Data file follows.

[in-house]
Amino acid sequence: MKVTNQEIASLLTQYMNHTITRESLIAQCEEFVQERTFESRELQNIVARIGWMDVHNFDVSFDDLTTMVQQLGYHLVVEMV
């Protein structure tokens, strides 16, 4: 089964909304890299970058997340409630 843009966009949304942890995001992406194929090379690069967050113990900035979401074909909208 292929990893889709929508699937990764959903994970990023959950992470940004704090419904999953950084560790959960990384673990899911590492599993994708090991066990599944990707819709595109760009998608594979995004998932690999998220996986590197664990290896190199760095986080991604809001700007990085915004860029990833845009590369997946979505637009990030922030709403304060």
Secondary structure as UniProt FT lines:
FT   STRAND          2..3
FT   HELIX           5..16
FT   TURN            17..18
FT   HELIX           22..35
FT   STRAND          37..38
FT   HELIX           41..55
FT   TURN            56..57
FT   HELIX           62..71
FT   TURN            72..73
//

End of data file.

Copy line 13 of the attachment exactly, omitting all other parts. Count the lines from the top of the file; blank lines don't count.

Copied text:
FT   TURN            72..73